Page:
Then on Monday, May 25, we learned the name George Floyd, a 46 year old man who was killed in police custody, in Minneapolis, Minnesota. 

This news felt...different. Maybe it is because, in a global pandemic, we've had significant every day distractions removed, clearing the way for other thoughts to occupy our attention. Maybe it's because of the extensive video footage or media coverage. Or maybe it is because of society's reaction to this event, the death of another unarmed African American male. The news of George Floyd was tragic and unfathomable, particularly in light of the global pandemic. I struggled to make sense of it for several days, finding myself drawn into the depths of the 24 hour news cycle. But I remembered this feeling; it was not unlike the feeling of when hearing the news of the September 11 terrorist attacks, or school shootings, at Columbine, at Sandy Hook, and at Parkland. Only now, we don't have our school community to tend to, to grieve with, and to process action steps towards learning together and making a difference.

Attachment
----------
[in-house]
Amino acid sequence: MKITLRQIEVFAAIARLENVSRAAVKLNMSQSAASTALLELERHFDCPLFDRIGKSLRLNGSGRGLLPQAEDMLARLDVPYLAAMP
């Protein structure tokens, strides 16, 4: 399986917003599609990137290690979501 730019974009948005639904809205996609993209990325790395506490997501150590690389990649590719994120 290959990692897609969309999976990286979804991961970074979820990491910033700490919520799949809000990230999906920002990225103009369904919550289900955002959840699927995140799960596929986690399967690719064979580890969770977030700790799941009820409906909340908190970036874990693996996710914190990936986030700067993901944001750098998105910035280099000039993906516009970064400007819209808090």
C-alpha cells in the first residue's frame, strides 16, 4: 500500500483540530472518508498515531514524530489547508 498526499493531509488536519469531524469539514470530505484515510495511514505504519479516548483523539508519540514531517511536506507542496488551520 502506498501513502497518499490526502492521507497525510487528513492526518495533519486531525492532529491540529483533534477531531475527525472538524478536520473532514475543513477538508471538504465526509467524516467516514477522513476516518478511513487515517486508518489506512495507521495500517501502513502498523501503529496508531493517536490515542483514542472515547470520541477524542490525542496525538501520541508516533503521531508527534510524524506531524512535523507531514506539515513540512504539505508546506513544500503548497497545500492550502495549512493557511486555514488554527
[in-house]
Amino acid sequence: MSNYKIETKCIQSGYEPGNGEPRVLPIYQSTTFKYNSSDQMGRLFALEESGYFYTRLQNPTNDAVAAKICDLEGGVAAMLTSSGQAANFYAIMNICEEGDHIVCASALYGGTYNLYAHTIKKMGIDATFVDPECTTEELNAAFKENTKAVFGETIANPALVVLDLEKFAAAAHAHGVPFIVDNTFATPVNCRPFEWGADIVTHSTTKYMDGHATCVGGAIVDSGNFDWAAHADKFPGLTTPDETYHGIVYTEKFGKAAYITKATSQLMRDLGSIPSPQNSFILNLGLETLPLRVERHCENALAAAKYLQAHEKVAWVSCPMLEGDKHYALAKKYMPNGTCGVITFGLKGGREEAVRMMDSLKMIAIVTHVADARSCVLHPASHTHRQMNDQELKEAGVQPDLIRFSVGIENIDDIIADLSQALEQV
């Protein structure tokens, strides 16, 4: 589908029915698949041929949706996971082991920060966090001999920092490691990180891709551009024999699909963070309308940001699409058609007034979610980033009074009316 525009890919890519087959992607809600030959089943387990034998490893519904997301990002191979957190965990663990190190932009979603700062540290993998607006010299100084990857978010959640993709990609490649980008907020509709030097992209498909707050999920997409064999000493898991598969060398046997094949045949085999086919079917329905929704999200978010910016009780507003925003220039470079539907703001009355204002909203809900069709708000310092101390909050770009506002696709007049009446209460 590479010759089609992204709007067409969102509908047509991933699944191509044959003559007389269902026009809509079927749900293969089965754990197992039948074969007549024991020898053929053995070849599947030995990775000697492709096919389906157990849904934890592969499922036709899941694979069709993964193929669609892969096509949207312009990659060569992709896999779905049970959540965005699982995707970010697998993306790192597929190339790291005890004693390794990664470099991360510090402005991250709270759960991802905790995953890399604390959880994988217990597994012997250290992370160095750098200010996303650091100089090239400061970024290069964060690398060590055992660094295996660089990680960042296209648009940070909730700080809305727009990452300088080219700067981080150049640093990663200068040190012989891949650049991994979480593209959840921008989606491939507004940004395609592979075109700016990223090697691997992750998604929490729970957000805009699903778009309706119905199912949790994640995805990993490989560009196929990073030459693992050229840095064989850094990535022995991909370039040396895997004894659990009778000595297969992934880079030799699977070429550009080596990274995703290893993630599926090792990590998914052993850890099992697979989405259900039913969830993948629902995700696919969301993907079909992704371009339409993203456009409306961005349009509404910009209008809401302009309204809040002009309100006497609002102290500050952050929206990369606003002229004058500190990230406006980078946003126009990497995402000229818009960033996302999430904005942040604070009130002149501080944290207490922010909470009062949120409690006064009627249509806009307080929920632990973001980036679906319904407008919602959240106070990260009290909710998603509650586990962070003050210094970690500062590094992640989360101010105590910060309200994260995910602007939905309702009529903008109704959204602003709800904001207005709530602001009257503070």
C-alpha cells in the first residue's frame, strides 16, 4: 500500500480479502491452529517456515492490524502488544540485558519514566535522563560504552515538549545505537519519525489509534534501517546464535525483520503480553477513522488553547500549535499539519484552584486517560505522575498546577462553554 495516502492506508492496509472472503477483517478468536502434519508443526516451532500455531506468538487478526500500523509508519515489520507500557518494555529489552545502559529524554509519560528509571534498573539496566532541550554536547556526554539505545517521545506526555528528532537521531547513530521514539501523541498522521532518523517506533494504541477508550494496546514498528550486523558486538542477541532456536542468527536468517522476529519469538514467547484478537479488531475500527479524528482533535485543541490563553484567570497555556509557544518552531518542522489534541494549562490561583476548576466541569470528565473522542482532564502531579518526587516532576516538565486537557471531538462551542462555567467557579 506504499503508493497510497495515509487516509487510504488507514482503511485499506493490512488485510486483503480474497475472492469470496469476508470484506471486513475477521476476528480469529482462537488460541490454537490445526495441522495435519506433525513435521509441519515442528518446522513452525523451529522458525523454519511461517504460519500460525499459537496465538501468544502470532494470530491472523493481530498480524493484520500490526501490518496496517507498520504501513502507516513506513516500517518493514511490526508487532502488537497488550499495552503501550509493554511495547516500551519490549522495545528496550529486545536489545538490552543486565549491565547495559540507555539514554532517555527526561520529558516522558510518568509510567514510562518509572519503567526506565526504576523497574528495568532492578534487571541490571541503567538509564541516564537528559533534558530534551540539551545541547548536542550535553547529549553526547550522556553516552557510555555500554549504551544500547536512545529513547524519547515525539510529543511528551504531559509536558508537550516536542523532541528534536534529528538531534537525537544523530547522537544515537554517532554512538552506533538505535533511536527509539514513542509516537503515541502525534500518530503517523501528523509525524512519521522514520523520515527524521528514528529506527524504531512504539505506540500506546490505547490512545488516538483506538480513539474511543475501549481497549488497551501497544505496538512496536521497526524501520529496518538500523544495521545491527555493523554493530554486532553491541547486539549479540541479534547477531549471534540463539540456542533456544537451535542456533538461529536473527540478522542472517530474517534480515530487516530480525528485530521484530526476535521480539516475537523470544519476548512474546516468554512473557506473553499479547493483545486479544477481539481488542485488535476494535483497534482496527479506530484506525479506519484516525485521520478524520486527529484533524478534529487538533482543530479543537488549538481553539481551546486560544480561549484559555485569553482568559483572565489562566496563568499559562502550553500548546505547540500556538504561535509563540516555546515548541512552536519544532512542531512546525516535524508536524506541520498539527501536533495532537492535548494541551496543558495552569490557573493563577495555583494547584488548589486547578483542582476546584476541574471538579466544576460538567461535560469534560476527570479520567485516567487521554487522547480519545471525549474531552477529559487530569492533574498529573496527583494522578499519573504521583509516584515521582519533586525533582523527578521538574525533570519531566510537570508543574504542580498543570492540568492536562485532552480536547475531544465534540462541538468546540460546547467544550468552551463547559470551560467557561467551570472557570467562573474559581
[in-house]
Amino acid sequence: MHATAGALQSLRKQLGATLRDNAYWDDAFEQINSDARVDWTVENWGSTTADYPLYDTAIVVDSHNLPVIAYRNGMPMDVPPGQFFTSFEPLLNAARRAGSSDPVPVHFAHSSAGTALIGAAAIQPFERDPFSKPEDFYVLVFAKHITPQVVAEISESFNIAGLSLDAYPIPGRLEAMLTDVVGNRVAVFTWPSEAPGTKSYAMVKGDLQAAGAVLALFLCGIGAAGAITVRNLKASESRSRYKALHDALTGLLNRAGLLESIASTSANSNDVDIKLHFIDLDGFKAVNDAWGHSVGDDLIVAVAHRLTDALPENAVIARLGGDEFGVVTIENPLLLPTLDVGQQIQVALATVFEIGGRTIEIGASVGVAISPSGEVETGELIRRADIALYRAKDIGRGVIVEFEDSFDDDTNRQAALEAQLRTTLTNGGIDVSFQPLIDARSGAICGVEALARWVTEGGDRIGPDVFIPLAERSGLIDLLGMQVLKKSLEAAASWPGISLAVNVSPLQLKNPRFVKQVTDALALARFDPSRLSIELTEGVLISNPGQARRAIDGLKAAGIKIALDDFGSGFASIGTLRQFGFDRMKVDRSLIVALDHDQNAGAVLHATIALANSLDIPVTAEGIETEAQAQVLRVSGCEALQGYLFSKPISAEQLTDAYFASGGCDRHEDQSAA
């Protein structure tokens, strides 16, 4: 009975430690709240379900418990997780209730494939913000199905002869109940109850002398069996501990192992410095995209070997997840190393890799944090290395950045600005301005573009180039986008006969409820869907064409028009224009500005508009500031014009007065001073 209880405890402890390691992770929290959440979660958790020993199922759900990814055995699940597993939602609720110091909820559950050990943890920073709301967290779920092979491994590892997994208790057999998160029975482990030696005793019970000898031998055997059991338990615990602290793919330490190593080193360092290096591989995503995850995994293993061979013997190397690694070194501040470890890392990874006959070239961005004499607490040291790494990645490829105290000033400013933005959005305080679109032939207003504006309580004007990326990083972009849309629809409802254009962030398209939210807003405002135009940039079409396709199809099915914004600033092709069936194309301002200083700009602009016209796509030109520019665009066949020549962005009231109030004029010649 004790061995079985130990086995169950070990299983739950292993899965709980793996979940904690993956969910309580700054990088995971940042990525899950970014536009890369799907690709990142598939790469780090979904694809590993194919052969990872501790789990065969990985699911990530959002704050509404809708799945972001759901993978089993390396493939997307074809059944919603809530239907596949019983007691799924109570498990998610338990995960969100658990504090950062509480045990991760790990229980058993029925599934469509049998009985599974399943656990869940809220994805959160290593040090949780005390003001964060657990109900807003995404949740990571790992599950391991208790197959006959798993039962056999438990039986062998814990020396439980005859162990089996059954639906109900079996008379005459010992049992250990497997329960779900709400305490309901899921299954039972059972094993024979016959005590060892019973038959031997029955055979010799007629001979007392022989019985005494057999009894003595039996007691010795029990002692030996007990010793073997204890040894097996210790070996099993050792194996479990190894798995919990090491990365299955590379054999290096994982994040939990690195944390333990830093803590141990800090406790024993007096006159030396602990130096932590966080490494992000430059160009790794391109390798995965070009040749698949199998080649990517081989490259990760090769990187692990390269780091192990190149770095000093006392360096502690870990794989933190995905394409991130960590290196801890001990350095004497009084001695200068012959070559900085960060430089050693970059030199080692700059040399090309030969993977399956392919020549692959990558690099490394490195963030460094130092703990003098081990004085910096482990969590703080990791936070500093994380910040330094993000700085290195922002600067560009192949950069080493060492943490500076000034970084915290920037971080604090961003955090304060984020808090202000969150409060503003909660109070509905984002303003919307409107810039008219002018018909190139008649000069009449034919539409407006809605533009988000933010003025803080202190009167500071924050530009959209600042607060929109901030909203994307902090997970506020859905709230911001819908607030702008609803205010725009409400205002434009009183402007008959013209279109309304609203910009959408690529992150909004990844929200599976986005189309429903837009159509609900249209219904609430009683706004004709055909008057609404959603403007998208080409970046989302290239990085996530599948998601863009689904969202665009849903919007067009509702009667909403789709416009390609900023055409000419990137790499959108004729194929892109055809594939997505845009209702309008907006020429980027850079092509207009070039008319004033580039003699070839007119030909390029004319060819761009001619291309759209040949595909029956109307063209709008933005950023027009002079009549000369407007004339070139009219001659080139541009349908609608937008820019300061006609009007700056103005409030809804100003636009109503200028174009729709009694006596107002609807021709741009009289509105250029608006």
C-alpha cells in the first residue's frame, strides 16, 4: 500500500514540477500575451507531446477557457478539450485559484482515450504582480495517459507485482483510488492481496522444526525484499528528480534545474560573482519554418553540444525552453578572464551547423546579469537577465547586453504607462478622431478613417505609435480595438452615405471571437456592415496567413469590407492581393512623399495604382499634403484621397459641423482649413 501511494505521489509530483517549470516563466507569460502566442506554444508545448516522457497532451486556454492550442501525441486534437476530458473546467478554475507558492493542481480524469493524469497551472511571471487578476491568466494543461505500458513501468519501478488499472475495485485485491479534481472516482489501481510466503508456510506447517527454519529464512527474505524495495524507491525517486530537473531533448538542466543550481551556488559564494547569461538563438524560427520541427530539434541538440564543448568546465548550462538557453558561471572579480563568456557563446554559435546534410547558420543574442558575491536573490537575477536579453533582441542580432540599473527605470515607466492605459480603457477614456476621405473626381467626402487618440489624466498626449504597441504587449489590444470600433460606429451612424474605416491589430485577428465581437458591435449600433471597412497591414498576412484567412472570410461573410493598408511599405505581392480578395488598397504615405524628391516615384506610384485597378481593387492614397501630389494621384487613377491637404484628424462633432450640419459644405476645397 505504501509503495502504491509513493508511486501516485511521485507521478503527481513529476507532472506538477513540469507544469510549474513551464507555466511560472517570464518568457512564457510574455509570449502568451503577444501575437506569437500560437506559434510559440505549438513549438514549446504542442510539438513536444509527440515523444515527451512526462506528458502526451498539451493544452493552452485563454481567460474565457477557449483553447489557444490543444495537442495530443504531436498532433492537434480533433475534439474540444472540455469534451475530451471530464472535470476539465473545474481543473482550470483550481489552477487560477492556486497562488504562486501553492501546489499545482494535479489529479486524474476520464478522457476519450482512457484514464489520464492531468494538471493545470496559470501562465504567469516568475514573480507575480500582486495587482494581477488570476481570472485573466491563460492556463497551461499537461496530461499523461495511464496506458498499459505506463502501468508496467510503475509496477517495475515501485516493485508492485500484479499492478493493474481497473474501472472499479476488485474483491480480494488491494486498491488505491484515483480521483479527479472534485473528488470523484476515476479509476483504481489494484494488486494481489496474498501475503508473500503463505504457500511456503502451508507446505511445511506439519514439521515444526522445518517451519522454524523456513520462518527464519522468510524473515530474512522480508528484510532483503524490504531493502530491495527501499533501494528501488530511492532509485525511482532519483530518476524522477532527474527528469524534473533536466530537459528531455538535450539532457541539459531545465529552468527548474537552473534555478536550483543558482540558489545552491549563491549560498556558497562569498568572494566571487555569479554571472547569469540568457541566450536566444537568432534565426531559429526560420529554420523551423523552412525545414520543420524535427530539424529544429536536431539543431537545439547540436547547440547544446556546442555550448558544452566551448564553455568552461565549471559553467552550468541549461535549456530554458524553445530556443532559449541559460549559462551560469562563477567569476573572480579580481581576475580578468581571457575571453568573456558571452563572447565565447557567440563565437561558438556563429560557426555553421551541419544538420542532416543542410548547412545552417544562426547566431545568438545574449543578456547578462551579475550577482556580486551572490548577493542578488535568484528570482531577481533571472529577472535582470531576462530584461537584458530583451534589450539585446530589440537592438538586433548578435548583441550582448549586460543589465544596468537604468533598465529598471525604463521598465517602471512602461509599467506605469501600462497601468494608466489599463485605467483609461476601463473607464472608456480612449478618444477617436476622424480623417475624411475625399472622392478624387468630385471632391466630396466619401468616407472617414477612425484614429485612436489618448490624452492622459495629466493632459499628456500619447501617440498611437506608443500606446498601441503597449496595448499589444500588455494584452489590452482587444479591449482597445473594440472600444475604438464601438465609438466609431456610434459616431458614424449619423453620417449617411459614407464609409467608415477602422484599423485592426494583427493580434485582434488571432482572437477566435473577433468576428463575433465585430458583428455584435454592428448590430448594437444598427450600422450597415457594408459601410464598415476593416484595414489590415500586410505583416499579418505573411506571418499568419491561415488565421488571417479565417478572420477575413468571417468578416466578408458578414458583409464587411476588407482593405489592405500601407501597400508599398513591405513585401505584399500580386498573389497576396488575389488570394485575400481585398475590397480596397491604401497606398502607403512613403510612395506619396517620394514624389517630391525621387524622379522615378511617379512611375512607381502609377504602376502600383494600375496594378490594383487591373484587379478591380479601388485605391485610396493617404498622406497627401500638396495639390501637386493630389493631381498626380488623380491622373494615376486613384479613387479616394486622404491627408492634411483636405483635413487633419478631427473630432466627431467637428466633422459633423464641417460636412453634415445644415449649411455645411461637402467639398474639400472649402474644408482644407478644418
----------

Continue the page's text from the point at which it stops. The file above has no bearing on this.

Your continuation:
Feeling fortunate for the positive distractions that comes with seeing students and families (who were visiting school to retrieve their belongings because of forced school closure due to Covid-19), on Friday evening, I was overcome with an overwhelming sense of guilt. I had come to realize, in reflecting on that term, "leadership opportunities", that I had, in fact seized one, by going to school for the first time in ten weeks, to see students. While my initial intent was to help, I started to think that was an act of selfishness. I had chosen this "leadership opportunity", it had not chosen me. Going to school, it turns out, was the easy. I have and am a member of a great team, I was embracing the privilege I have, as Principal.